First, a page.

Estremadura is the historical name for the countryside north of Lisbon. Though it means ‘extremities’, Estremadura looks nothing like the harsh landscapes found in the Spanish region with a similar name. Instead, this land of gentle hills marks the farthest reaches of the Moorish occupation.
Various towns around Estremadura preserve different portions of Portugal’s past, from the beginning of the monarchy through the dazzling heights of the Age of Discovery until the dark days of World War I. Conveniently, these sights are clustered close enough to the capital to make visiting a selection an easy one-day trip.
Spain & Portugal specialist Geoff
Batalha’s unfinished chapels are, perhaps, the most haunting sight in this region. So much work and effort went into their intricate decorations, but then they were left just standing open to the sky, never completed.
Things to see and do in Estremadura
Monastery of Batalha
Built in a glorious jumble, this UNESCO-listed Dominican abbey combines 14th-century Flamboyant Gothic with the excessive exuberance of Manueline architecture (Portugal’s own brand of Gothic).
The two styles create a showstopper destination less than two hours from Lisbon. King João I, who commissioned the original abbey in 1385, is buried here along with his wife and their sons, including Prince Henry the Navigator.
The cream and white limestone exterior bristles with traceries, parapets and flying buttresses. The main portal is a frenzy of friezes. It sports six layers of ornamental moldings that are encrusted with a veritable congregation of sculpted saints, angels and apostles, all topped with an elaborate tympanum of Jesus Christ.
The florid Capelas Imperfeitas (Unfinished Chapels) were added, but never fully realized, toward the end of the century-long building process. Open to the sky, these hauntingly unfinished chapels fairly drip with Manueline ornamentation. Twined and knotted ropes, wrought from stone, fight for attention amid a tumult of armillary spheres, snails, angels and clover-shaped protrusions.
Monastery of Alcobaça
After the frothing excess of Batalha, the austere ambition of Alcobaça’s monastery is a stark contrast. This 12th-century church has a latter-day Baroque façade, but inside you’ll find severe simplicity typical of Gothic Cistercian architecture. The nave, in particular, is a narrow, soaring space filled with smooth, pale stone columns that rise to a dizzying height.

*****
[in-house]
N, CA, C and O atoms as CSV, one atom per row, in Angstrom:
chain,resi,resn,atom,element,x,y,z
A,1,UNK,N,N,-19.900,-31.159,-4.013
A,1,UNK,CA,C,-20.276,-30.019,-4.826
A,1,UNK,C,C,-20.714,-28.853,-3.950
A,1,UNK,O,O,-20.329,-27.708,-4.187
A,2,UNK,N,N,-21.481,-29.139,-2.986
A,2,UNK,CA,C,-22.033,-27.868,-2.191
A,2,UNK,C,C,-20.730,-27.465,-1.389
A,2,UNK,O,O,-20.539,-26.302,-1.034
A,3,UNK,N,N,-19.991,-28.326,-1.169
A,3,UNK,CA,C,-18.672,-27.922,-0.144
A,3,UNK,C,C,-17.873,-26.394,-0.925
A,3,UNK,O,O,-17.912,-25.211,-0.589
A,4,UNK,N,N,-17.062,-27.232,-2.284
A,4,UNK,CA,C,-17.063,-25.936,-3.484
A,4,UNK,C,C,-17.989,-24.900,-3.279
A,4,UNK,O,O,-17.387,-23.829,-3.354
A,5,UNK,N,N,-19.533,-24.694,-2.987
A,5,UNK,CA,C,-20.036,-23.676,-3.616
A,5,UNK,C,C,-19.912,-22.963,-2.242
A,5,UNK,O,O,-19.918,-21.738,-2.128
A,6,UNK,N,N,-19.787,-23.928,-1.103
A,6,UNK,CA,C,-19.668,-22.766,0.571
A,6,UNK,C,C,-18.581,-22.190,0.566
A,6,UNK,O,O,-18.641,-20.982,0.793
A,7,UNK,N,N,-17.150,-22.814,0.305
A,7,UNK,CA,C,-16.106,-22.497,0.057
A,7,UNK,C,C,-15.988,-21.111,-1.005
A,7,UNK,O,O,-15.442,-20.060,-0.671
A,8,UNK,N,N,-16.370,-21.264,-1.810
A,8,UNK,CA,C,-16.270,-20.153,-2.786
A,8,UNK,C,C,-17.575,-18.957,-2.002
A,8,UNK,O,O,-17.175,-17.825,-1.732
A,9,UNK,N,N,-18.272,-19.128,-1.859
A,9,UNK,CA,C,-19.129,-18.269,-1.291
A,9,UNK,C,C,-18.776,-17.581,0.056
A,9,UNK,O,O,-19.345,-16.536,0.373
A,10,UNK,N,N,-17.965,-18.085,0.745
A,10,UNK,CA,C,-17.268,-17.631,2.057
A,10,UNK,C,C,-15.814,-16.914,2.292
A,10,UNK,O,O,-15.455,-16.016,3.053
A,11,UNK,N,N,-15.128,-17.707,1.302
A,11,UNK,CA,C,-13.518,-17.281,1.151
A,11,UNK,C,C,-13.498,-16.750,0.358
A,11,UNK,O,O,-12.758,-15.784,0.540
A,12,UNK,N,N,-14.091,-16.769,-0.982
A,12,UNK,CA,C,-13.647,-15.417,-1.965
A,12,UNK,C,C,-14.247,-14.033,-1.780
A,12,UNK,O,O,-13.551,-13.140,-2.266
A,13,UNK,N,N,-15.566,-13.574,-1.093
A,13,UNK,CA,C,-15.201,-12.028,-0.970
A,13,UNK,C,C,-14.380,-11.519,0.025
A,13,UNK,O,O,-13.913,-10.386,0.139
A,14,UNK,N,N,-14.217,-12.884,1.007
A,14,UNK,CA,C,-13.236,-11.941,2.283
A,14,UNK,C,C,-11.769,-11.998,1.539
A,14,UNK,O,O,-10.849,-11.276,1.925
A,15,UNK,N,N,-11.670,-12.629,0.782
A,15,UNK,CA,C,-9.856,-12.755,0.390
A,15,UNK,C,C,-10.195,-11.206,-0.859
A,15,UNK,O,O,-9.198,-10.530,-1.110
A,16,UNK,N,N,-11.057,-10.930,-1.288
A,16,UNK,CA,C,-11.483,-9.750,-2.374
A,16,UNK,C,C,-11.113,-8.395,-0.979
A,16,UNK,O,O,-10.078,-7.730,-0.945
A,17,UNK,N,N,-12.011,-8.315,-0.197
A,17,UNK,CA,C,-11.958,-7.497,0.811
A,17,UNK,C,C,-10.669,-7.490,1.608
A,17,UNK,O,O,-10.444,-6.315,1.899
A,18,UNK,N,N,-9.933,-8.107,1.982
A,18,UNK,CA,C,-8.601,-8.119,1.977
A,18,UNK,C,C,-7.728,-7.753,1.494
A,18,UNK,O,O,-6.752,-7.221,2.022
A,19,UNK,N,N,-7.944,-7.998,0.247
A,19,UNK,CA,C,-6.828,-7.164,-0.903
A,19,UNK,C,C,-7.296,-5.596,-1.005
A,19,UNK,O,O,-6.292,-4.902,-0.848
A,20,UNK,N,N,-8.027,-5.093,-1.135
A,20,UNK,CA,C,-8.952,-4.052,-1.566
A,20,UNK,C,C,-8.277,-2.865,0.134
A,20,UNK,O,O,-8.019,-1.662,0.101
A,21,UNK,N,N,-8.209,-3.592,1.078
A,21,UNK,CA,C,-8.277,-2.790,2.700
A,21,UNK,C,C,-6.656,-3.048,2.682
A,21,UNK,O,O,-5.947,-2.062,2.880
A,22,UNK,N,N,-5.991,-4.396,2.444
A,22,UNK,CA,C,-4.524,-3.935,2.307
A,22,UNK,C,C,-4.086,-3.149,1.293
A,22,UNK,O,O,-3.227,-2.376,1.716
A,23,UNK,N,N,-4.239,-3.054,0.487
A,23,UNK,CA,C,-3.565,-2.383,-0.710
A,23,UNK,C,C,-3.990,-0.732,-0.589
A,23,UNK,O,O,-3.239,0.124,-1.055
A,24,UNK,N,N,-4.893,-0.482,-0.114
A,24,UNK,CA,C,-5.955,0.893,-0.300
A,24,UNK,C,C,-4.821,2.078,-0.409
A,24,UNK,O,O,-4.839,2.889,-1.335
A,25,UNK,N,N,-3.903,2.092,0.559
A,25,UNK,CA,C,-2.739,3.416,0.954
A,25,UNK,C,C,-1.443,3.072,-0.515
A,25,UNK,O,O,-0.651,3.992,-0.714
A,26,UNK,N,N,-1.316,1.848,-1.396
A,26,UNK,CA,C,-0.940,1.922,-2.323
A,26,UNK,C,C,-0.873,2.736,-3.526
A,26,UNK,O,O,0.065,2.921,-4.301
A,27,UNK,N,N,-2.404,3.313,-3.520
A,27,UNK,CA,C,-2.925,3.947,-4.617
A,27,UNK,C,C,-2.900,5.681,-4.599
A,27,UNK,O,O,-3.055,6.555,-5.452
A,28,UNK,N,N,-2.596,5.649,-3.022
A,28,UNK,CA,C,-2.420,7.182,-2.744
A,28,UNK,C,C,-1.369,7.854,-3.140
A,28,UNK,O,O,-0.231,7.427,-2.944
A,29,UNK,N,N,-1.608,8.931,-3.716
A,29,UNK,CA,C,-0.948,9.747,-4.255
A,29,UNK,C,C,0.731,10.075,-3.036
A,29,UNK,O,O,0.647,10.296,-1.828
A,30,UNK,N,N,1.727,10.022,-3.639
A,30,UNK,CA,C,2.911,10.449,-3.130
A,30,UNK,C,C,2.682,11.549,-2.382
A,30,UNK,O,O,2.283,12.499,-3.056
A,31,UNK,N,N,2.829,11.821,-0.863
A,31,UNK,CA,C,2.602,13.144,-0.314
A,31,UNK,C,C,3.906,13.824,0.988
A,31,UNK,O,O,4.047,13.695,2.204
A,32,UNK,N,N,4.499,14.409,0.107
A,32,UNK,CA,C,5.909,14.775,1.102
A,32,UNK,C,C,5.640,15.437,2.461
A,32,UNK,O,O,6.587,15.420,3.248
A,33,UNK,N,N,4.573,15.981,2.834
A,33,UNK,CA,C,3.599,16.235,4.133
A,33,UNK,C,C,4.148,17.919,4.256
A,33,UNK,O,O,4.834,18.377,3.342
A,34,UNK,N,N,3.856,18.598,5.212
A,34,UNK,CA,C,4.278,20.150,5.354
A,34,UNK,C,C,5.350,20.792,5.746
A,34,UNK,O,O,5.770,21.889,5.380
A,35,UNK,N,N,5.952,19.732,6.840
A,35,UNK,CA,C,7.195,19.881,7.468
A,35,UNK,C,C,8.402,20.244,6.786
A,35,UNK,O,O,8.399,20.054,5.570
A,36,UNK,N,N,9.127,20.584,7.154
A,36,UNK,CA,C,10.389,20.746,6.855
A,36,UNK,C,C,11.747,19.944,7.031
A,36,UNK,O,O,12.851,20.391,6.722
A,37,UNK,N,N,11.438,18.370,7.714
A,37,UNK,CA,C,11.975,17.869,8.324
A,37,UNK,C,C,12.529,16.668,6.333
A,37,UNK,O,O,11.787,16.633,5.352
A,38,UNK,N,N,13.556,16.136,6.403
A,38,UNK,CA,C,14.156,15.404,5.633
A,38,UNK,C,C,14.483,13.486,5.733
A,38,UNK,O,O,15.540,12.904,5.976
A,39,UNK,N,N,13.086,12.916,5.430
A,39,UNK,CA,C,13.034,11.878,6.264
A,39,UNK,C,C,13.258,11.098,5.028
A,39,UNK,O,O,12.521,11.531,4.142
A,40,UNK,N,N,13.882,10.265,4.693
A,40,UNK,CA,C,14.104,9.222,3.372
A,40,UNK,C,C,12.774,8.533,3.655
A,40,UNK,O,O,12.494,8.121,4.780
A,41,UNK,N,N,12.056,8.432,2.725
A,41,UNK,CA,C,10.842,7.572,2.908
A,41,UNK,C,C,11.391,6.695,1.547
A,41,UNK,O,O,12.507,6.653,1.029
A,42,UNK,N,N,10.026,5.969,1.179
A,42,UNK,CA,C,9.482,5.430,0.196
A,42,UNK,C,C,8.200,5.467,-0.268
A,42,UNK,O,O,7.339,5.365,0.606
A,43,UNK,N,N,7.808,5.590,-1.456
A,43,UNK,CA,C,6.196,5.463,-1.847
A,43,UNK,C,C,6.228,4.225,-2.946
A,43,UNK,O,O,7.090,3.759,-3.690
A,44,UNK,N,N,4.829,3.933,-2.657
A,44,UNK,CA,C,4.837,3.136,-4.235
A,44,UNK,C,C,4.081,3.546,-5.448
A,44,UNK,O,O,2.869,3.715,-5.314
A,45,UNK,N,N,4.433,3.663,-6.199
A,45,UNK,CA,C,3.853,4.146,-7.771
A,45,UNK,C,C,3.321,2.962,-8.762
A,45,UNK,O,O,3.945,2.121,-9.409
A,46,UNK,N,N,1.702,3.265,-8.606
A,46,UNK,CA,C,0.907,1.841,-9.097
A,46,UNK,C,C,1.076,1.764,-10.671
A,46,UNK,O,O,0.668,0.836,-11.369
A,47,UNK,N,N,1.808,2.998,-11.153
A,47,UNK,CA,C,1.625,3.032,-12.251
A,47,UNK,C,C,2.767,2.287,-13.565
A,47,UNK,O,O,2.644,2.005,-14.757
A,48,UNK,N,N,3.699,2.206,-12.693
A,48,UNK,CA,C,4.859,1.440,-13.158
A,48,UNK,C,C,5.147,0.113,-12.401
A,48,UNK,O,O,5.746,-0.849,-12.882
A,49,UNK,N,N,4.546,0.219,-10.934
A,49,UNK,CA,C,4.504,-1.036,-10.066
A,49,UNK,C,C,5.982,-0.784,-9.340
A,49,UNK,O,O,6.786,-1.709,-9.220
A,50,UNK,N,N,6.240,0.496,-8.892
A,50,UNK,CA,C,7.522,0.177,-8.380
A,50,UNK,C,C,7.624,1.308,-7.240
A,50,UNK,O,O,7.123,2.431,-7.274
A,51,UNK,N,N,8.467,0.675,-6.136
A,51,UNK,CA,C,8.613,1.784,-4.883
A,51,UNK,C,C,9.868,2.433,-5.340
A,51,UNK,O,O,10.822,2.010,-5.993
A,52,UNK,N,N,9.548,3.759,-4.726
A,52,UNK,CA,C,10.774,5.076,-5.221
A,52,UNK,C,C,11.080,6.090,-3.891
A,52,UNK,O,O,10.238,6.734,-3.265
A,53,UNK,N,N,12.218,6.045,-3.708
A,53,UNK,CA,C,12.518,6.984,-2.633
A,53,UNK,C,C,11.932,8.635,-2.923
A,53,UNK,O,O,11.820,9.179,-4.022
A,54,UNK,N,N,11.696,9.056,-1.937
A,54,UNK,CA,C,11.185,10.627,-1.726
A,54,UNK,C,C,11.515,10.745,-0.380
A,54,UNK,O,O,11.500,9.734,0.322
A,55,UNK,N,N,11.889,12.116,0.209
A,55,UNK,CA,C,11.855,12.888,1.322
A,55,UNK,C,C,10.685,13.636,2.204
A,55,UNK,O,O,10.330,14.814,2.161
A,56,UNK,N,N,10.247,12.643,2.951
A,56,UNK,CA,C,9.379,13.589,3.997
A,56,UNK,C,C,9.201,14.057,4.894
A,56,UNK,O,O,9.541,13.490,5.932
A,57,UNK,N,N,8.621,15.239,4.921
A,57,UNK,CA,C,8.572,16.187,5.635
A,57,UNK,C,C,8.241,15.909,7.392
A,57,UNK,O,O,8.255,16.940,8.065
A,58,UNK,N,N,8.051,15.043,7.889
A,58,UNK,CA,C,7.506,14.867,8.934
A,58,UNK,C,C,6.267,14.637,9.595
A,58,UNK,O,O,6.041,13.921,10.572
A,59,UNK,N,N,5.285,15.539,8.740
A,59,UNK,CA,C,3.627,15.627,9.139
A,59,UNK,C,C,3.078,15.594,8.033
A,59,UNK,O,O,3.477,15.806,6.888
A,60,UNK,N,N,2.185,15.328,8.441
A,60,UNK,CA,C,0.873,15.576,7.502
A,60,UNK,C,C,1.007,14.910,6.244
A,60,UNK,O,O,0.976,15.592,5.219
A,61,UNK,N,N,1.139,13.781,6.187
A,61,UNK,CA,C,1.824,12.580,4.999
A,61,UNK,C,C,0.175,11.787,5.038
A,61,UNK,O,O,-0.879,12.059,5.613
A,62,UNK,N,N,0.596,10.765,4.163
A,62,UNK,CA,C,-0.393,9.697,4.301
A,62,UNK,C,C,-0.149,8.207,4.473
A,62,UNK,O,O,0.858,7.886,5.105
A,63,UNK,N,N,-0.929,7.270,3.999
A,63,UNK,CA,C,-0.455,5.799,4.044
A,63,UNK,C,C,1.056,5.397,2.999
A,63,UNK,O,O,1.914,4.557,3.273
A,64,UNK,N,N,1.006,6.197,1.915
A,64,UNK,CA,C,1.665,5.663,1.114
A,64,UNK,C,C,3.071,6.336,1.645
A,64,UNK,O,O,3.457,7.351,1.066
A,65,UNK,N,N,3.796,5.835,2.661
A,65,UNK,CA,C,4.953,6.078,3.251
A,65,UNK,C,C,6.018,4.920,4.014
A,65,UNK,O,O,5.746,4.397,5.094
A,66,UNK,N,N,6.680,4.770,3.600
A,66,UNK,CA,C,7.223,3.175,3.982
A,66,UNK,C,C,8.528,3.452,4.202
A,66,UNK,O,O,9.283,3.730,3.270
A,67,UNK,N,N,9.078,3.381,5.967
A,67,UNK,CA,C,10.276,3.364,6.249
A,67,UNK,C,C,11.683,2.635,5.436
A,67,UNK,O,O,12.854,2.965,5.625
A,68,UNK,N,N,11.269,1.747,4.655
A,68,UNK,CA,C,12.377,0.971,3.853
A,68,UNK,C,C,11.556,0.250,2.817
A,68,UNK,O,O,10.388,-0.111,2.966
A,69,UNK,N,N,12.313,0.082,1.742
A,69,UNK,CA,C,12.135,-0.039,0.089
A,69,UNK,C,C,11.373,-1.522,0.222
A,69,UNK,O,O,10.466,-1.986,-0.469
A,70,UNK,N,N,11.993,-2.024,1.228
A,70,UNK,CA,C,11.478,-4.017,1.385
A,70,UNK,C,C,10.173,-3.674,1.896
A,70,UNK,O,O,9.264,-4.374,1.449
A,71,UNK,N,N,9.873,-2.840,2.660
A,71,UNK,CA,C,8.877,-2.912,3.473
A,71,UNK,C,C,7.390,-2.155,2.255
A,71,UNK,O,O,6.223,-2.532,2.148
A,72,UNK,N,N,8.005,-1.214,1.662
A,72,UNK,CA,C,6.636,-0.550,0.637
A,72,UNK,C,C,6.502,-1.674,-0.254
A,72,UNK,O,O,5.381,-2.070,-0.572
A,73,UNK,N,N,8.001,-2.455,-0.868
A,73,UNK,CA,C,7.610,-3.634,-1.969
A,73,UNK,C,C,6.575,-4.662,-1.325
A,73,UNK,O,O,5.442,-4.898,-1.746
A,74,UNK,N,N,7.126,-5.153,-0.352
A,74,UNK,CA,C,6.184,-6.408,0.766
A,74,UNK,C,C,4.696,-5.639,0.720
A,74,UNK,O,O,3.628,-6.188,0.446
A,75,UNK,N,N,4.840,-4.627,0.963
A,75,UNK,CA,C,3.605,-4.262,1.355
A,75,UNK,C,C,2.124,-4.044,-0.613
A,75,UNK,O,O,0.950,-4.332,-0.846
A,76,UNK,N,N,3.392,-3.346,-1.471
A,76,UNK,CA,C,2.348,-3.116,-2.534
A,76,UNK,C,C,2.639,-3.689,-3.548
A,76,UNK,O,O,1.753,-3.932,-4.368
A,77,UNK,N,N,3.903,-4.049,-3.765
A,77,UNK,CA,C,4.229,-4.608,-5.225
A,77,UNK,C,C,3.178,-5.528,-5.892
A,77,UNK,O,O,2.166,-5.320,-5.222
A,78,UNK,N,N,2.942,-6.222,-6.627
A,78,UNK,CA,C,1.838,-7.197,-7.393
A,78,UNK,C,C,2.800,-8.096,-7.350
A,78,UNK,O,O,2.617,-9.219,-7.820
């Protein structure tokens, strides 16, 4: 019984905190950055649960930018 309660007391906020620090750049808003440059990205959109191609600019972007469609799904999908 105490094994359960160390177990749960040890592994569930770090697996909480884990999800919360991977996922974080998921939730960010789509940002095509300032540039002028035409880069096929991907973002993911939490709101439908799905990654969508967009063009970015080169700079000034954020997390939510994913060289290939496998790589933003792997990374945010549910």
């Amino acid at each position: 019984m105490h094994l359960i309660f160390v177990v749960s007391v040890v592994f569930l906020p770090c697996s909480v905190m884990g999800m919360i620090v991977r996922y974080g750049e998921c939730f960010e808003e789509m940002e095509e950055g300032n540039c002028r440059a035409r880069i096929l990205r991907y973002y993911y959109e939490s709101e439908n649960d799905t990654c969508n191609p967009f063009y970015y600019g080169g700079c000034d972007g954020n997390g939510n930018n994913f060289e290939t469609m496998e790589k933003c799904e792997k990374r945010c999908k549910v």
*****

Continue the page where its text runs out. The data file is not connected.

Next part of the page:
The monastery was commissioned by Afonso Henriques, first king of Portugal, to fulfill a vow made before the Battle of Santarém, in worship of Saint Bernard of Clairvaux, a primary reformer of the Cistercian order. It was built in accordance to his precepts and has kept a purity of design that makes it a UNESCO World Heritage Site.
But the main attraction here is a chance to glimpse the everyday life of medieval monks. The kitchens are a highlight, belying Cistercian austerity and instead hinting at a life of culinary pleasures or even gluttony. The massive fireplace alone is said to have been big enough to spit roast multiple oxen.
This is also where you’ll find the tombs of Dom Pedro and Dona Inês de Castro, star-crossed lovers who are Portugal’s own Romeo and Juliet. The tombs were damaged by French troops in 1811, but a sculpture (by an anonymous artist) still tells the story of the 14th-century prince who defied his father to be with the woman he loved, with tragic results.
An hour north of Lisbon, Óbidos is a well-preserved medieval town tucked behind classically crenelated fortifications. The narrow, cobblestone streets are jammed with whitewashed buildings topped with terracotta tiles and brightened by touches of Mediterranean blue or golden yellow. The main street attracts plenty of visitors, but the back roads and residential lanes are calm and the walls drip with bougainvillea vines.
The castle at the top of the hill cuts a striking silhouette, with golden-stone towers and imposing ramparts. Though it has been converted into a pousada (upmarket state-run hotel), you can still enjoy expansive views from the walls, taking in the orange-roofed town and surrounding countryside.
Street stalls often sell ginja, a traditional liqueur made from sour cherries and served in an edible chocolate cup.
Shrine of Fátima
Until the early 20th century, Fátima was a tiny village that scraped by on subsistence farming and herding sheep. But on 13th May 1917, three peasant children experienced a vision of the Virgin Mary. That miracle and subsequent visions have turned this former village into an important pilgrimage destination.
Twice a year, on the 13th of May and October, a vast square (bigger than the piazza in front of St Peter’s in Rome) is packed with as many as six million of the faithful. They arrive via car or donkey cart, walking or on their knees, to pay homage to a Mary and her miracles. Visitors can take home holy water from a fountain in the square.
At one end of the square, the white neoclassical Basílica de Nossa Senhora do Rosário de Fátima is an imposing but fascinating tribute to the power of faith. As a visitor, you should dress conservatively with knees and shoulders covered. Women wearing trousers or other ‘masculine attire’ might also be turned away.
Best time to visit Estremadura
You can visit Estremadura all year, though the weather can get very hot June to August. We recommend visiting in the spring (March to May) or the fall (September and October), when the weather is cooler.
Suggested itinerary featuring Estremadura
This sample itinerary will give you an idea of what is possible when you travel in Estremadura, and showcases routes we know work particularly well. Treat this as inspiration, because your trip will be created uniquely by one of our specialists.